The companion album to this year's quarantine surprise Folklore, it improves, though not nearly enough, on the unsympathetic pontifications and the tortoise pace that made its precedessor tedious. But, to be sure, there are nevertheless improvements: leadoff "willow" is pop without being overly sweet, and while the production remains flawless, the throwback semi-country style is better developed this time (especially "champagne problems" and "cowboy like me"). I also appreciate her more mature consideration of the human existence (e.g., the nuanced "happiness" and the small-town slice "'tis the damn season") that does a better job lyrically in getting you to see the world through her eyes, though I gently argue some of us do need a little "closure." On the other hand, what didn't improve from its precedessor is the molasses feel like a tape on half speed, leaving you to wonder when the fun bits start, and too much of the track list is just too slow. Overall the album is still overly navel-gazey and there remain many irritating moments where her emotional state fails to translate musically, but while it may be a companion album in name, for my money it manages to eclipse the previous one even though that wasn't much of a bar to exceed. Despite not being enough for a third star, the iterative changes in this one do make it the relatively superior release, and you don't need to buy the prior album to appreciate the finer moments this one has. By the way, please invest in a SHIFT key. Thank you. (Content: some harsh language and adult themes. A separate clean version is available; I reviewed the original.)


John Farnham, Whispering Jack

This album is a novelty in America (except for occasional runs of "You're The Voice" on knowing 80s stations), which doesn't make sense, because it's an absolute beauty. It's so beloved in Australia as an icon of contemporary pop that my Aussie wife bought it for me a second time forgetting I'd already bought it before. It could be that Farnham's distinctive vocals sounded too much like his time in the Little River Band when they flopped in the States, or it could be that his career had just slid that far since his teen idol days, which to be sure never took off Stateside either. So call it a comeback album if you like, but the sheer exuberance of songs like "Going, Going, Gone," "Love To Shine" or the album's best track "Pressure Down" could make one think he hadn't ever had a care in the world. While the slow moments ("No One Comes Close," "Touch of Paradise") are no lyrical titans, the emotional heft bursts through his every note and you can't help but exult in an album that just feels so wonderful to listen to. Cursed to remain a staple of record stores down under for as long as they exist, I have no doubts I'll get another copy in a few years, and it'll still be that good; in these polarized times we could all stand to take the pressure down as well. The CD reissue adds the extended version of "Pressure Down" which is merely longer rather than better. (Content: no concerns.)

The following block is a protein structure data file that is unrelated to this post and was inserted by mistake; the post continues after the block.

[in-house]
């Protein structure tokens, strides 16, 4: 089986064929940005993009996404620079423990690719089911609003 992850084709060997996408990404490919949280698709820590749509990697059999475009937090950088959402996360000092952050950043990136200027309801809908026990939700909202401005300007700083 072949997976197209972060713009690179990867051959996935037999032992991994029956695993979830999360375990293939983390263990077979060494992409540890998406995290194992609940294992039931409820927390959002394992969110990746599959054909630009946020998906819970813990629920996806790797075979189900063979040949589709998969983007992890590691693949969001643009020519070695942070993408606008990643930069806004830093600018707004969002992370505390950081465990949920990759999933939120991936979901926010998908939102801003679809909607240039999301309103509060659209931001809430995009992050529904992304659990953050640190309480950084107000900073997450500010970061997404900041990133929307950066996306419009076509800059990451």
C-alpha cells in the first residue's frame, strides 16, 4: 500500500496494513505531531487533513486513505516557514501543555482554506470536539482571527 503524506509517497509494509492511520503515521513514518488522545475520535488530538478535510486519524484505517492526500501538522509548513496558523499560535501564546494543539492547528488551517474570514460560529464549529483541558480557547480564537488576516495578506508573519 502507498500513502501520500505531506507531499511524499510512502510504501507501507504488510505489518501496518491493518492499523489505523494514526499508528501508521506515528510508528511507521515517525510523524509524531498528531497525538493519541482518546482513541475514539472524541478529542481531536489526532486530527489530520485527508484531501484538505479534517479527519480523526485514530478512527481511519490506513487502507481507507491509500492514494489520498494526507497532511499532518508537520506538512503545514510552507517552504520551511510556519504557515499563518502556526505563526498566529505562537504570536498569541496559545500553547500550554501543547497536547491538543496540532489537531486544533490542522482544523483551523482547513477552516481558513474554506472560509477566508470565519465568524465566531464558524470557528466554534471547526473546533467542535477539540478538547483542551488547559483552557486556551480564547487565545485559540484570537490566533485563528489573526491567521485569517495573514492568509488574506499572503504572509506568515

Alan Parsons, A Valid Path

I have misgivings about even writing this review because I actually attended the tour for this album when they were in Los Angeles (at the Canyon Club in Agoura Hills, if you must know), and Alan Parsons himself signed the Eye In The Sky CD in my office. Frankly, it's because this album's not that great. Parsons never seemed to get over his time with Pink Floyd and this solo effort feels like his level best to ape the post-Waters sound right down to the Storm Thorgerson cover and David Gilmour on the lead track; it's probably no coincidence that it's the best one, too ("Return To Tunguska"). There's no problem with the production and there's no issue with the technology as those have always been his strength. Instead, the original songs are generally dull and derivative (especially the P.J. Olsson-fronted songs, "More Lost Without You" in particular, but also "You Can Run"), the revolving door of featured artists don't seem to translate into any variety, and the unoriginal songs ("Mammagamma '04" and a retread of the two lead tracks from "Tales of Mystery and Imagination") would be better served as bonus tracks on a reissue than on this separate album. And then there's the stunt casting: as John Cleese! murmurs irritatedly at the end of "Chomolungma" (probably the only other notable song on the album), "How much longer is this going on?" At least it was better in person! (Content: no concerns.)